Google has signed a deal with Twitter and will begin displaying tweets in Google search results. The announcement is generating mixes reactions among SEO professionals and site owners.
Google made the very brief announcement in their official blog about the Twitter Deal as part of their goal to “create the most comprehensive, relevant and fast search in the world.” While it will be interesting to see what they do with Twitter tweets, I seriously doubt if this will bring them closer to reaching their goal.
For those not familiar with Twitter, it is a micro-blogging site that might be better described as a micro-messaging site. It is based on a cell phone text messaging model and limits the length of a message to 140 characters. Messages are called “tweets.” Links can be included to tweets, but the length of the URL is part of the 140 character limit. Online URL shortening tools are commonly used to add very brief URLs that are then redirected to the final destination page. In order to receive someone’s tweets, the user must sign up for a Twitter account and then voluntarily sign up to “follow” another Twitter user’s tweets.
Twitter can be effectively used to drive traffic to a web site if enough targeted users can be persuaded to sign up as followers. The main problem with Twitter is that the overwhelming majority of tweets are useless dribble. While it is an ideal medium for celebrities and politicians to get their message out, do we really need to know that one of them is eating a ham sandwich or about to leave to go grocery shopping?
At this point, we do not know how Google will display tweets in their search results. They may cluster them together like they currently tend to do with YouTube videos. The problem is that they may just clutter up search results and push web site pages further down in rank positions.
Do not expect to be able to use Twitter to build links to your site. All outbound links from the major social media sites are blocked in one fashion or another so that they do not pass any link value. In the case of Twitter, all links are nullified with a “nofollow” attribute. That effectively eliminates any link value that might otherwise be passed. It may be safe to assume that Google will do something similar with tweets that show up in their search results.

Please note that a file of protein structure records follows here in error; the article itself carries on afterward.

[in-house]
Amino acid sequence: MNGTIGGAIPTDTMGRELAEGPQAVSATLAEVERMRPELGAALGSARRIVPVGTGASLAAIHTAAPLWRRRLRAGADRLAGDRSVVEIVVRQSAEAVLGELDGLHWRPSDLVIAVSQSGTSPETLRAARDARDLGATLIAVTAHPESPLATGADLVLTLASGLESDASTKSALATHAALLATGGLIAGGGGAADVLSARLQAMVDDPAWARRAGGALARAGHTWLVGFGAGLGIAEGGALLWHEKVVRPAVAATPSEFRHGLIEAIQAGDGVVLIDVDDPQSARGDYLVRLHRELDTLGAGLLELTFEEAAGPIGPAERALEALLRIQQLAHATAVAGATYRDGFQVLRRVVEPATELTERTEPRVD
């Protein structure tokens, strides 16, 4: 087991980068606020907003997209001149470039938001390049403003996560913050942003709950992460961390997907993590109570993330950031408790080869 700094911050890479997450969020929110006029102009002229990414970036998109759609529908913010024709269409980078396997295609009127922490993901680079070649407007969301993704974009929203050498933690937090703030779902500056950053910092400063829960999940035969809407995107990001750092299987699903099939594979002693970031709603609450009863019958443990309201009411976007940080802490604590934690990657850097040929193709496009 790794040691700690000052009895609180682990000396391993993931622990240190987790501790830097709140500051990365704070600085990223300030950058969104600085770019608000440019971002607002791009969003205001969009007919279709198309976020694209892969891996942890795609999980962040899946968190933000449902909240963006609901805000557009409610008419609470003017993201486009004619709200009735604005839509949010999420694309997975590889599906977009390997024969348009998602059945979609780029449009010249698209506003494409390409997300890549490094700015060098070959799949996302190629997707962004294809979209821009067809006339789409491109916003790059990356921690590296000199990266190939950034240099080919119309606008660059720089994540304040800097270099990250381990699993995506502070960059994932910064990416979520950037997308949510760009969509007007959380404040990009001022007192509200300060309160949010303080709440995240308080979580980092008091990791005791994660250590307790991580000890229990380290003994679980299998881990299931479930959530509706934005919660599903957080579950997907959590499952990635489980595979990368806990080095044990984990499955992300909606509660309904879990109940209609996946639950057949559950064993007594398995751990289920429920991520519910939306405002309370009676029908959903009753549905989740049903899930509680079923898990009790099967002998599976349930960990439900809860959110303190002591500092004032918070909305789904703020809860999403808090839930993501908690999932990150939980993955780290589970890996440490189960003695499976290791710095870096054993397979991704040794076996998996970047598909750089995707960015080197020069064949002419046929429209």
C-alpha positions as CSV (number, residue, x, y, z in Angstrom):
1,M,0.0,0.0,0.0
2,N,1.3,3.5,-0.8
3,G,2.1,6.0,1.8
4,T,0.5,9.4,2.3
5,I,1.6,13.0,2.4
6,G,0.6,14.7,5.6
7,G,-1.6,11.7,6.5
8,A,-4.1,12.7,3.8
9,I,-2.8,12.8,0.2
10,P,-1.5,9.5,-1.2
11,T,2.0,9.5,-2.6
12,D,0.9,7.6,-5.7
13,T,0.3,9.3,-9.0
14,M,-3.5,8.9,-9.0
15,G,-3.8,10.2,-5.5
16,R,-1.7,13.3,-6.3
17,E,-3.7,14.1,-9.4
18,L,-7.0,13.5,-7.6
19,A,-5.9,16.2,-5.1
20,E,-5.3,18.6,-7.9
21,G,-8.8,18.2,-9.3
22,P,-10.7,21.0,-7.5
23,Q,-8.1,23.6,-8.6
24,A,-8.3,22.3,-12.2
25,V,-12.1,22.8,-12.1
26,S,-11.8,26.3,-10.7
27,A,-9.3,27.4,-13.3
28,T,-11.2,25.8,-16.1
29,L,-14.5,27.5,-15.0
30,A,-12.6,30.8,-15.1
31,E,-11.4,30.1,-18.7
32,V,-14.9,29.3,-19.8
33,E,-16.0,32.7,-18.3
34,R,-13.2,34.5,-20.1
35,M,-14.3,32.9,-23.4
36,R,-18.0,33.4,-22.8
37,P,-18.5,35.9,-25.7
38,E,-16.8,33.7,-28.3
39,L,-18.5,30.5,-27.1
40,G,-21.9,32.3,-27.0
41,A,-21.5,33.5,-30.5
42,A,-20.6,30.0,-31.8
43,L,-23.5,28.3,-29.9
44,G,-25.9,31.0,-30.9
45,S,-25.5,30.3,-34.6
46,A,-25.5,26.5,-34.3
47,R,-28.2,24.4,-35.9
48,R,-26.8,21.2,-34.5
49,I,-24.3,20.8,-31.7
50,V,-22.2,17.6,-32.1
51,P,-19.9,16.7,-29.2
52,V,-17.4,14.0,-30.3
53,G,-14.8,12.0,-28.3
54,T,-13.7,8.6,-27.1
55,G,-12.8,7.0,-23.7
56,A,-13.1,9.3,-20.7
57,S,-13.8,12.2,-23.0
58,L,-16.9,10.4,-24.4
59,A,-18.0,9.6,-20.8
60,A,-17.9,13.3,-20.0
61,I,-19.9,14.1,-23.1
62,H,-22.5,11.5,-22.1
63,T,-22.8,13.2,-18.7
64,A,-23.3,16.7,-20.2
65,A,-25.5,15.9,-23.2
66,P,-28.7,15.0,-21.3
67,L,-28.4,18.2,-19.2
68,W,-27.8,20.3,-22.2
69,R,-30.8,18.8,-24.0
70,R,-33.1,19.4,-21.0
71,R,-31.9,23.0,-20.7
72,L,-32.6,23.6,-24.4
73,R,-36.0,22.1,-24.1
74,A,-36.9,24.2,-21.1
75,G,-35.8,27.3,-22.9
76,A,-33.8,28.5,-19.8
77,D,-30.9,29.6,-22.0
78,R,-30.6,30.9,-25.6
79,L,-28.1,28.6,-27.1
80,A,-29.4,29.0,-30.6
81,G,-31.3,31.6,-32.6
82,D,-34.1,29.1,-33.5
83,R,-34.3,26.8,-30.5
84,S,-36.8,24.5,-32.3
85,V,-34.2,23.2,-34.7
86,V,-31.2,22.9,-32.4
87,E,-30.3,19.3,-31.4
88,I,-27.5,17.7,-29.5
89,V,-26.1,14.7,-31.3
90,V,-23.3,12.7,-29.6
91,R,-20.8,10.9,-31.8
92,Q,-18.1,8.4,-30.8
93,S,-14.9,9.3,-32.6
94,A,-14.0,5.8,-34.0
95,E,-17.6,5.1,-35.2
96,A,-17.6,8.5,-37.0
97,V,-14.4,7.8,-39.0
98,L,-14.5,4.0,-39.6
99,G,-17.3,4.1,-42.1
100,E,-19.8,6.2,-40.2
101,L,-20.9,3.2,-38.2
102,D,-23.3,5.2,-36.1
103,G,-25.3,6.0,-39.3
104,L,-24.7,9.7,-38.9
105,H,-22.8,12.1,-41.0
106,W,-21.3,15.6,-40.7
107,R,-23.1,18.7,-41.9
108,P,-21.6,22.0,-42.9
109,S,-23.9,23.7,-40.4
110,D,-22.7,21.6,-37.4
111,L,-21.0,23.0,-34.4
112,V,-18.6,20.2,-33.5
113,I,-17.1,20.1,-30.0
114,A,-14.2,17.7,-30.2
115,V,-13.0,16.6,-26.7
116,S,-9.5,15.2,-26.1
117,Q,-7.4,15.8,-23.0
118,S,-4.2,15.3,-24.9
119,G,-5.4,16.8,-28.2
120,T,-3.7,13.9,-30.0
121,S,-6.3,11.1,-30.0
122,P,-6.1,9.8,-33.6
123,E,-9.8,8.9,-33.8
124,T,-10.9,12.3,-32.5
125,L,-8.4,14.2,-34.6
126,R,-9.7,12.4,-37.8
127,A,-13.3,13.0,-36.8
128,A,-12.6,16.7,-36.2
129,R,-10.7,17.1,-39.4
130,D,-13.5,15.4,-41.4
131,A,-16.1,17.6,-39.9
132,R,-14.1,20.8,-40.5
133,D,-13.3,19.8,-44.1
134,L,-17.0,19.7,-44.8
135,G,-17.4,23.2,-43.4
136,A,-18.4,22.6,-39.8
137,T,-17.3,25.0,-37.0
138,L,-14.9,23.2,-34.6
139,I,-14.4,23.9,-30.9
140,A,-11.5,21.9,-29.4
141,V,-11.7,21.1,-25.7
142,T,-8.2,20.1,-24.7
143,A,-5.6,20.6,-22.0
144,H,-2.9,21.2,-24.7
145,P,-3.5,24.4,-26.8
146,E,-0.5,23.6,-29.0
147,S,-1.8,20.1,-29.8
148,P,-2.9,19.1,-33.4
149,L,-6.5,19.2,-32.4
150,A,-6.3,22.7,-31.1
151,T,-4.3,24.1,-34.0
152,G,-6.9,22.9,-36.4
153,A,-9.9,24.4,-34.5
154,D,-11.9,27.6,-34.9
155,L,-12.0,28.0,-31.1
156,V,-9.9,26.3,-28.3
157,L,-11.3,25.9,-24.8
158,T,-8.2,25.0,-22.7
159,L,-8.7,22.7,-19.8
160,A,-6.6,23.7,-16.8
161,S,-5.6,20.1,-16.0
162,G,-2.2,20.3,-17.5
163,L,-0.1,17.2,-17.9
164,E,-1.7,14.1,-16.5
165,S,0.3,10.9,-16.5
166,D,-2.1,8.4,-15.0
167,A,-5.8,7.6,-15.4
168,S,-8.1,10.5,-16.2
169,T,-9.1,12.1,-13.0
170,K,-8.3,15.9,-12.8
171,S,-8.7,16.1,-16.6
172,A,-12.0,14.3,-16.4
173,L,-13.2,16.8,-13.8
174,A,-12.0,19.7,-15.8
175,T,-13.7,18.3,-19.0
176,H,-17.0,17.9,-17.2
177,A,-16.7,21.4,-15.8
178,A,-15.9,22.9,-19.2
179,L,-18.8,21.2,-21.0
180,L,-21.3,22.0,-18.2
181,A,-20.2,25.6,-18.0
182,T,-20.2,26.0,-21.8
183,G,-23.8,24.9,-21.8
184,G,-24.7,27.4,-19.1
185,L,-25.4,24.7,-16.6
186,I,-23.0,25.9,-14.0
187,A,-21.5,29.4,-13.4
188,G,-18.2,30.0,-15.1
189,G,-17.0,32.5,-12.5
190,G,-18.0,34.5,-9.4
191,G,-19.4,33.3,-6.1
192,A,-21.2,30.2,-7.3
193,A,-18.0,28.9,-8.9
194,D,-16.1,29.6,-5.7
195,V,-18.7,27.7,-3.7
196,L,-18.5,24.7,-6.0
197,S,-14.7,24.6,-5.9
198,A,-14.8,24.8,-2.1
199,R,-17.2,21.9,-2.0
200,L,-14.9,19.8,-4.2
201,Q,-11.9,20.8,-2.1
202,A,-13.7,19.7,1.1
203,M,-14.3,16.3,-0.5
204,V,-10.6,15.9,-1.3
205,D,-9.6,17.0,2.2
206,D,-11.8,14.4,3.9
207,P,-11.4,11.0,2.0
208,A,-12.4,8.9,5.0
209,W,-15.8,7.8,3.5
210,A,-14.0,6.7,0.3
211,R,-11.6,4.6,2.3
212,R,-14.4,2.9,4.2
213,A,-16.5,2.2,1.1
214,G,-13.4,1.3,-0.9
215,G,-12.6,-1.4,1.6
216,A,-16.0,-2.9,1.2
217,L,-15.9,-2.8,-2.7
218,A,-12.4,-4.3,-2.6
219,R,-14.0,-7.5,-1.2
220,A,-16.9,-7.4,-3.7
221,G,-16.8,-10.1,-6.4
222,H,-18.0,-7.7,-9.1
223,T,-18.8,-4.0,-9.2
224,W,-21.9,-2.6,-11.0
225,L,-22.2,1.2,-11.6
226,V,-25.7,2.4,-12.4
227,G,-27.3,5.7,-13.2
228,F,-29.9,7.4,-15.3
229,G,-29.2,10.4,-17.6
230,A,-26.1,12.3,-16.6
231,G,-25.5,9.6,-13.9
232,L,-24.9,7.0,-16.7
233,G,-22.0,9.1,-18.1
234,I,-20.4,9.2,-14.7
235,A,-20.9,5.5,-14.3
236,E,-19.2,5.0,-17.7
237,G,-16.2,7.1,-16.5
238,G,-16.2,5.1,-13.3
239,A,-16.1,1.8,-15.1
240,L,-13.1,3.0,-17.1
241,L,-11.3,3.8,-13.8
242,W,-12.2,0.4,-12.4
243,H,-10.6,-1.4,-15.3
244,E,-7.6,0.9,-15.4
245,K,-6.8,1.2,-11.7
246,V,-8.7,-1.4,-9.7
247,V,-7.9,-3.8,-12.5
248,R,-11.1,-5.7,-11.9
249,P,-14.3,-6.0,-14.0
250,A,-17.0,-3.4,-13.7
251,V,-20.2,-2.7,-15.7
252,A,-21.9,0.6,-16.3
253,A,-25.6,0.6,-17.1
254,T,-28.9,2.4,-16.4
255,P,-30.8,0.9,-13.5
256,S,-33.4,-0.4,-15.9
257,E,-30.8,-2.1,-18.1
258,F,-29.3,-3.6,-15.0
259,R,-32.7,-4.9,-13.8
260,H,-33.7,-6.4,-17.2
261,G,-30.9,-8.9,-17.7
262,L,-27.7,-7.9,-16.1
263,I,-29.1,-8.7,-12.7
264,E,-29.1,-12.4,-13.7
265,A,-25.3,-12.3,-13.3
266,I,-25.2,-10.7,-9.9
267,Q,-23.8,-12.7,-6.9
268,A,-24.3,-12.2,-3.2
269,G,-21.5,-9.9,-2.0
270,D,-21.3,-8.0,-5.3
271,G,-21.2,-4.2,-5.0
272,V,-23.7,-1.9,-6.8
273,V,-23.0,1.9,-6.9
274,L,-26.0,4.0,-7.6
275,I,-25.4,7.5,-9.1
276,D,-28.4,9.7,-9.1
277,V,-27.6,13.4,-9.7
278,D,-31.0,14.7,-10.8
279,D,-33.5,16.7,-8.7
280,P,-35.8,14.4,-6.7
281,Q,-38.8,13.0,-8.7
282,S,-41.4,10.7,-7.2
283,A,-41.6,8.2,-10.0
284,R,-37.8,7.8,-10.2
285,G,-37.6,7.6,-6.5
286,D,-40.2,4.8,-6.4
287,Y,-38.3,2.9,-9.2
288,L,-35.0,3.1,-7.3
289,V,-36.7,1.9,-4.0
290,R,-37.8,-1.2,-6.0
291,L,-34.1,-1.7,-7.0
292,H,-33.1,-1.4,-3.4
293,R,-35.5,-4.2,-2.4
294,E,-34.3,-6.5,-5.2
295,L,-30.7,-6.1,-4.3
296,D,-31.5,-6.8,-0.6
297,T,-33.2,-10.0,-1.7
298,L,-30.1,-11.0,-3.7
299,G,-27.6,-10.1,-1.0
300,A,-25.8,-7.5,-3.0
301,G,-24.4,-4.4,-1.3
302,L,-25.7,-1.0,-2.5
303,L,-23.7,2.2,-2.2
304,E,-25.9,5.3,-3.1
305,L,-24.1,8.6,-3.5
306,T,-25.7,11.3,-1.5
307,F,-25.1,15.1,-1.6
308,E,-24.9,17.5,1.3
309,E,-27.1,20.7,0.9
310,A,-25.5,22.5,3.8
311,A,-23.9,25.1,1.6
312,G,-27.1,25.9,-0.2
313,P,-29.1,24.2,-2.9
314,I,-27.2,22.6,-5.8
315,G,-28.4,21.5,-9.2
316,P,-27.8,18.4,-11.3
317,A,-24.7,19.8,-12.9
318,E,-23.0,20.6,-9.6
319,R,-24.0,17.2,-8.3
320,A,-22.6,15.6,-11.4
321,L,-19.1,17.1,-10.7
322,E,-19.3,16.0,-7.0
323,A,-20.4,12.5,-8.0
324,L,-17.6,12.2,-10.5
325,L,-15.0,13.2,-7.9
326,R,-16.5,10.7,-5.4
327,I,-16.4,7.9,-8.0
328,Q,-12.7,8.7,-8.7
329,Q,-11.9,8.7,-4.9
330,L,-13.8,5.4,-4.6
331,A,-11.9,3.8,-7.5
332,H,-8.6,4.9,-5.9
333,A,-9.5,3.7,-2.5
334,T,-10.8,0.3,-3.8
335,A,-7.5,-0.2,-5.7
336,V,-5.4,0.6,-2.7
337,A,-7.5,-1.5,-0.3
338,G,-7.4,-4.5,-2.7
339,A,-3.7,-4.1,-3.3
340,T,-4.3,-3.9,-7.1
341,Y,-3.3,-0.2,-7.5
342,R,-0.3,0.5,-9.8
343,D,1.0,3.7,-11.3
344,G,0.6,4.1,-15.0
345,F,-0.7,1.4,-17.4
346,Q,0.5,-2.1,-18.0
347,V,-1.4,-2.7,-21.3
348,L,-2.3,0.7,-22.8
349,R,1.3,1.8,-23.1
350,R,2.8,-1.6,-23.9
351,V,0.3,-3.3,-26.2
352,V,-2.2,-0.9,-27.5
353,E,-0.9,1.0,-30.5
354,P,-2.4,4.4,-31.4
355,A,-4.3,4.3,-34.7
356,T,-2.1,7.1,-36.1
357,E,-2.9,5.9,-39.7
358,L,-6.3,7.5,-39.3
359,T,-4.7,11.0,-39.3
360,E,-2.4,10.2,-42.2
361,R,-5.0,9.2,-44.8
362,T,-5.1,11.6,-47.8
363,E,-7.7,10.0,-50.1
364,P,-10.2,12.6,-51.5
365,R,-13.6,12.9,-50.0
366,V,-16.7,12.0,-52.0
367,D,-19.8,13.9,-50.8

The real question is, “How will Google determine which tweets make it into their search results?” This could be based upon some Twitter internal ranking criteria, similar to the way that YouTube videos are ranked. It could be based upon the number of followers that forward a particular tweet to their followers. The most logical assumption is that keyword phrases in the tweets will be part of the ranking algorithm.
Until we can determine how Google will select a few choice tweets from the millions of useless tweets generated each day, it would be wise to make sure that each tweet that you send includes targeted keywords and a link to the appropriate page in your web site. It might also be a good idea to make sure that your most important targeted keyword phrases are included in the description in your Twitter account.
Microsoft announced similar deals with both Twitter and FaceBook for Microsoft’s Bing search engine, so it appears that a trend may be emerging.